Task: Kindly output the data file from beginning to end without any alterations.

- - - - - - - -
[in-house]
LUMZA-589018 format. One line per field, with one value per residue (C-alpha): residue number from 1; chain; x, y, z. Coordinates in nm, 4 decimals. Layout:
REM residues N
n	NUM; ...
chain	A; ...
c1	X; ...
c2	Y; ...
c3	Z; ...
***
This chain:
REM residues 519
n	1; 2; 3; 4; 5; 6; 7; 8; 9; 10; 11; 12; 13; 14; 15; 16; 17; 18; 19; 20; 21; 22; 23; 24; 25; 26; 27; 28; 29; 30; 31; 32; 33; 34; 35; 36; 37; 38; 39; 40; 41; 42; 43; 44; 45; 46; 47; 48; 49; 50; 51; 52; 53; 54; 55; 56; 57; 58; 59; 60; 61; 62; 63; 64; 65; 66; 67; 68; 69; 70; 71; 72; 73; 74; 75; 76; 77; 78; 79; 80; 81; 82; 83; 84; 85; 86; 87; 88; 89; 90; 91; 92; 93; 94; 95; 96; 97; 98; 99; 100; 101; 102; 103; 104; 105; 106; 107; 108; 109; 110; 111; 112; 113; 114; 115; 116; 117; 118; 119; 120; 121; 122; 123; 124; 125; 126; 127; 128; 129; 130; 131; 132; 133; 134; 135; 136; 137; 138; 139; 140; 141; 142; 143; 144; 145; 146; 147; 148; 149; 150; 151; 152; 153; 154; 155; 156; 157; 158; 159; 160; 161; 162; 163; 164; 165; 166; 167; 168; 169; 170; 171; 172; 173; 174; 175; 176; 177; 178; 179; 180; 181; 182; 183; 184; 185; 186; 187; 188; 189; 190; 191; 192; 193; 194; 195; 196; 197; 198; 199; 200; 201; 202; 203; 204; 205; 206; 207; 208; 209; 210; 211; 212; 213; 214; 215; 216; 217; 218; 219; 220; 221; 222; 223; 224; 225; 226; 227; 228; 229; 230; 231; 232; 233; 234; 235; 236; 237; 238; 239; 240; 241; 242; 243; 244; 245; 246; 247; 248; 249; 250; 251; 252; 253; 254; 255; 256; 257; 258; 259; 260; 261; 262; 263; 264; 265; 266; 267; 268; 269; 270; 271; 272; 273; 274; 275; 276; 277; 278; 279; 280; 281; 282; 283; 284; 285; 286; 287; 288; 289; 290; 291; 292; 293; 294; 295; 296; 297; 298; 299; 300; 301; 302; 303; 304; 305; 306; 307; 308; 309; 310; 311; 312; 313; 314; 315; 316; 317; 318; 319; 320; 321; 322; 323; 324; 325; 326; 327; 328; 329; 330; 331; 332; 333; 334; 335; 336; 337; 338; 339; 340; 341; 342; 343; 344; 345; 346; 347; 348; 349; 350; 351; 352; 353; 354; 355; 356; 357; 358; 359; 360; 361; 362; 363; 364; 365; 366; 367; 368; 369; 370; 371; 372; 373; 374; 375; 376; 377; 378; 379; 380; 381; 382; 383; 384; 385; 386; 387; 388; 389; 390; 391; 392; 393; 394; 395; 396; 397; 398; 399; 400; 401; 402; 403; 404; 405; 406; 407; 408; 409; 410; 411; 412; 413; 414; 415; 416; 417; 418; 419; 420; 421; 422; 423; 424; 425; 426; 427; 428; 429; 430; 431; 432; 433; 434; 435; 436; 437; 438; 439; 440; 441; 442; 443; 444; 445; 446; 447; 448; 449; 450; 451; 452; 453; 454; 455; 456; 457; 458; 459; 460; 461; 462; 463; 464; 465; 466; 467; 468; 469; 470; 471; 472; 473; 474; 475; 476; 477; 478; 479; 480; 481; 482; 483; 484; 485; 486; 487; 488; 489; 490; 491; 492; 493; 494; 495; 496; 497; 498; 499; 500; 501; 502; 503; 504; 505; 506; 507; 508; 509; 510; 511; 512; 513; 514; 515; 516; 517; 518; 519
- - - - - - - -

[in-house]
LUMZA-589018 format. One line per field, with one value per residue (C-alpha): residue number from 1; chain; x, y, z. Coordinates in nm, 4 decimals. Layout:
REM residues N
n	NUM; ...
chain	A; ...
c1	X; ...
c2	Y; ...
c3	Z; ...
***
This chain:
REM residues 519
n	1; 2; 3; 4; 5; 6; 7; 8; 9; 10; 11; 12; 13; 14; 15; 16; 17; 18; 19; 20; 21; 22; 23; 24; 25; 26; 27; 28; 29; 30; 31; 32; 33; 34; 35; 36; 37; 38; 39; 40; 41; 42; 43; 44; 45; 46; 47; 48; 49; 50; 51; 52; 53; 54; 55; 56; 57; 58; 59; 60; 61; 62; 63; 64; 65; 66; 67; 68; 69; 70; 71; 72; 73; 74; 75; 76; 77; 78; 79; 80; 81; 82; 83; 84; 85; 86; 87; 88; 89; 90; 91; 92; 93; 94; 95; 96; 97; 98; 99; 100; 101; 102; 103; 104; 105; 106; 107; 108; 109; 110; 111; 112; 113; 114; 115; 116; 117; 118; 119; 120; 121; 122; 123; 124; 125; 126; 127; 128; 129; 130; 131; 132; 133; 134; 135; 136; 137; 138; 139; 140; 141; 142; 143; 144; 145; 146; 147; 148; 149; 150; 151; 152; 153; 154; 155; 156; 157; 158; 159; 160; 161; 162; 163; 164; 165; 166; 167; 168; 169; 170; 171; 172; 173; 174; 175; 176; 177; 178; 179; 180; 181; 182; 183; 184; 185; 186; 187; 188; 189; 190; 191; 192; 193; 194; 195; 196; 197; 198; 199; 200; 201; 202; 203; 204; 205; 206; 207; 208; 209; 210; 211; 212; 213; 214; 215; 216; 217; 218; 219; 220; 221; 222; 223; 224; 225; 226; 227; 228; 229; 230; 231; 232; 233; 234; 235; 236; 237; 238; 239; 240; 241; 242; 243; 244; 245; 246; 247; 248; 249; 250; 251; 252; 253; 254; 255; 256; 257; 258; 259; 260; 261; 262; 263; 264; 265; 266; 267; 268; 269; 270; 271; 272; 273; 274; 275; 276; 277; 278; 279; 280; 281; 282; 283; 284; 285; 286; 287; 288; 289; 290; 291; 292; 293; 294; 295; 296; 297; 298; 299; 300; 301; 302; 303; 304; 305; 306; 307; 308; 309; 310; 311; 312; 313; 314; 315; 316; 317; 318; 319; 320; 321; 322; 323; 324; 325; 326; 327; 328; 329; 330; 331; 332; 333; 334; 335; 336; 337; 338; 339; 340; 341; 342; 343; 344; 345; 346; 347; 348; 349; 350; 351; 352; 353; 354; 355; 356; 357; 358; 359; 360; 361; 362; 363; 364; 365; 366; 367; 368; 369; 370; 371; 372; 373; 374; 375; 376; 377; 378; 379; 380; 381; 382; 383; 384; 385; 386; 387; 388; 389; 390; 391; 392; 393; 394; 395; 396; 397; 398; 399; 400; 401; 402; 403; 404; 405; 406; 407; 408; 409; 410; 411; 412; 413; 414; 415; 416; 417; 418; 419; 420; 421; 422; 423; 424; 425; 426; 427; 428; 429; 430; 431; 432; 433; 434; 435; 436; 437; 438; 439; 440; 441; 442; 443; 444; 445; 446; 447; 448; 449; 450; 451; 452; 453; 454; 455; 456; 457; 458; 459; 460; 461; 462; 463; 464; 465; 466; 467; 468; 469; 470; 471; 472; 473; 474; 475; 476; 477; 478; 479; 480; 481; 482; 483; 484; 485; 486; 487; 488; 489; 490; 491; 492; 493; 494; 495; 496; 497; 498; 499; 500; 501; 502; 503; 504; 505; 506; 507; 508; 509; 510; 511; 512; 513; 514; 515; 516; 517; 518; 519